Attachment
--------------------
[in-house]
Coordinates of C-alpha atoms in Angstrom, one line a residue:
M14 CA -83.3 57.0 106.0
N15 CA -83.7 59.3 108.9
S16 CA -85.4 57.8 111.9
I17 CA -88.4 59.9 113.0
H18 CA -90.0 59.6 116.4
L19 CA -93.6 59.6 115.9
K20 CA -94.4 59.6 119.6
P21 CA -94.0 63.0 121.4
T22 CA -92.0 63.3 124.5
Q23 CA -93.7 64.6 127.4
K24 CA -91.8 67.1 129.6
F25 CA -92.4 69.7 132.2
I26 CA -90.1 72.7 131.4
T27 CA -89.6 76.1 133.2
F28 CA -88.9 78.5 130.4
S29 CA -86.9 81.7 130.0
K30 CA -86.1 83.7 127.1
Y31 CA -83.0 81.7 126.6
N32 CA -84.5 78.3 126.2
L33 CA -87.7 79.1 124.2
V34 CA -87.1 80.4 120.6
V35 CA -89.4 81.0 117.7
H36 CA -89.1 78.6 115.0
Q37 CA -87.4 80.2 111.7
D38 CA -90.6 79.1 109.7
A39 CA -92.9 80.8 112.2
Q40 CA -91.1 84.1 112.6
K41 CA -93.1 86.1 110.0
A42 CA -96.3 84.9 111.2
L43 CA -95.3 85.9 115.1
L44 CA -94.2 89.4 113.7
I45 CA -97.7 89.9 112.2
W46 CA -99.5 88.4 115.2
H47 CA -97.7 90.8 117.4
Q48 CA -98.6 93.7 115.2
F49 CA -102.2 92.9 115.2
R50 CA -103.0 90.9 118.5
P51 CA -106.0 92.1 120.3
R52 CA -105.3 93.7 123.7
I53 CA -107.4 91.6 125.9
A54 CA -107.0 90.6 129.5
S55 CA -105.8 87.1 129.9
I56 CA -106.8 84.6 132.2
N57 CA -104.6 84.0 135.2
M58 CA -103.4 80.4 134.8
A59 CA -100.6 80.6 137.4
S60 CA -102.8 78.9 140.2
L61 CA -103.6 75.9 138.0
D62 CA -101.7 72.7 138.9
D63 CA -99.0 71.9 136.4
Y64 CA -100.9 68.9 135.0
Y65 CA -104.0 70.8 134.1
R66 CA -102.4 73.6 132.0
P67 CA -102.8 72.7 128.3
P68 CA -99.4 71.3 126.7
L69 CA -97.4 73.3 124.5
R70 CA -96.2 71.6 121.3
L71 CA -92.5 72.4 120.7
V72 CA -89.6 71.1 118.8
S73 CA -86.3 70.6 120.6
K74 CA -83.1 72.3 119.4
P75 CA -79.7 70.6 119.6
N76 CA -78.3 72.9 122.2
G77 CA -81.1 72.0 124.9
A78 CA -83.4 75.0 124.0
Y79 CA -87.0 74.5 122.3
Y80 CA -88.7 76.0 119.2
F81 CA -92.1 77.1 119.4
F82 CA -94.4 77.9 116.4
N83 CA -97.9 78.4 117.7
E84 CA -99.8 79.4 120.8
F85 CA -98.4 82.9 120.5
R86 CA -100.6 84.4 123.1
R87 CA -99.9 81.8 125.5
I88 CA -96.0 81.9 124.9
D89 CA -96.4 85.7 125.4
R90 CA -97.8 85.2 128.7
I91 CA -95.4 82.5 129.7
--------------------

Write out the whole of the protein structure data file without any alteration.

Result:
[in-house]
Coordinates of C-alpha atoms in Angstrom, one line a residue:
M14 CA -83.3 57.0 106.0
N15 CA -83.7 59.3 108.9
S16 CA -85.4 57.8 111.9
I17 CA -88.4 59.9 113.0
H18 CA -90.0 59.6 116.4
L19 CA -93.6 59.6 115.9
K20 CA -94.4 59.6 119.6
P21 CA -94.0 63.0 121.4
T22 CA -92.0 63.3 124.5
Q23 CA -93.7 64.6 127.4
K24 CA -91.8 67.1 129.6
F25 CA -92.4 69.7 132.2
I26 CA -90.1 72.7 131.4
T27 CA -89.6 76.1 133.2
F28 CA -88.9 78.5 130.4
S29 CA -86.9 81.7 130.0
K30 CA -86.1 83.7 127.1
Y31 CA -83.0 81.7 126.6
N32 CA -84.5 78.3 126.2
L33 CA -87.7 79.1 124.2
V34 CA -87.1 80.4 120.6
V35 CA -89.4 81.0 117.7
H36 CA -89.1 78.6 115.0
Q37 CA -87.4 80.2 111.7
D38 CA -90.6 79.1 109.7
A39 CA -92.9 80.8 112.2
Q40 CA -91.1 84.1 112.6
K41 CA -93.1 86.1 110.0
A42 CA -96.3 84.9 111.2
L43 CA -95.3 85.9 115.1
L44 CA -94.2 89.4 113.7
I45 CA -97.7 89.9 112.2
W46 CA -99.5 88.4 115.2
H47 CA -97.7 90.8 117.4
Q48 CA -98.6 93.7 115.2
F49 CA -102.2 92.9 115.2
R50 CA -103.0 90.9 118.5
P51 CA -106.0 92.1 120.3
R52 CA -105.3 93.7 123.7
I53 CA -107.4 91.6 125.9
A54 CA -107.0 90.6 129.5
S55 CA -105.8 87.1 129.9
I56 CA -106.8 84.6 132.2
N57 CA -104.6 84.0 135.2
M58 CA -103.4 80.4 134.8
A59 CA -100.6 80.6 137.4
S60 CA -102.8 78.9 140.2
L61 CA -103.6 75.9 138.0
D62 CA -101.7 72.7 138.9
D63 CA -99.0 71.9 136.4
Y64 CA -100.9 68.9 135.0
Y65 CA -104.0 70.8 134.1
R66 CA -102.4 73.6 132.0
P67 CA -102.8 72.7 128.3
P68 CA -99.4 71.3 126.7
L69 CA -97.4 73.3 124.5
R70 CA -96.2 71.6 121.3
L71 CA -92.5 72.4 120.7
V72 CA -89.6 71.1 118.8
S73 CA -86.3 70.6 120.6
K74 CA -83.1 72.3 119.4
P75 CA -79.7 70.6 119.6
N76 CA -78.3 72.9 122.2
G77 CA -81.1 72.0 124.9
A78 CA -83.4 75.0 124.0
Y79 CA -87.0 74.5 122.3
Y80 CA -88.7 76.0 119.2
F81 CA -92.1 77.1 119.4
F82 CA -94.4 77.9 116.4
N83 CA -97.9 78.4 117.7
E84 CA -99.8 79.4 120.8
F85 CA -98.4 82.9 120.5
R86 CA -100.6 84.4 123.1
R87 CA -99.9 81.8 125.5
I88 CA -96.0 81.9 124.9
D89 CA -96.4 85.7 125.4
R90 CA -97.8 85.2 128.7
I91 CA -95.4 82.5 129.7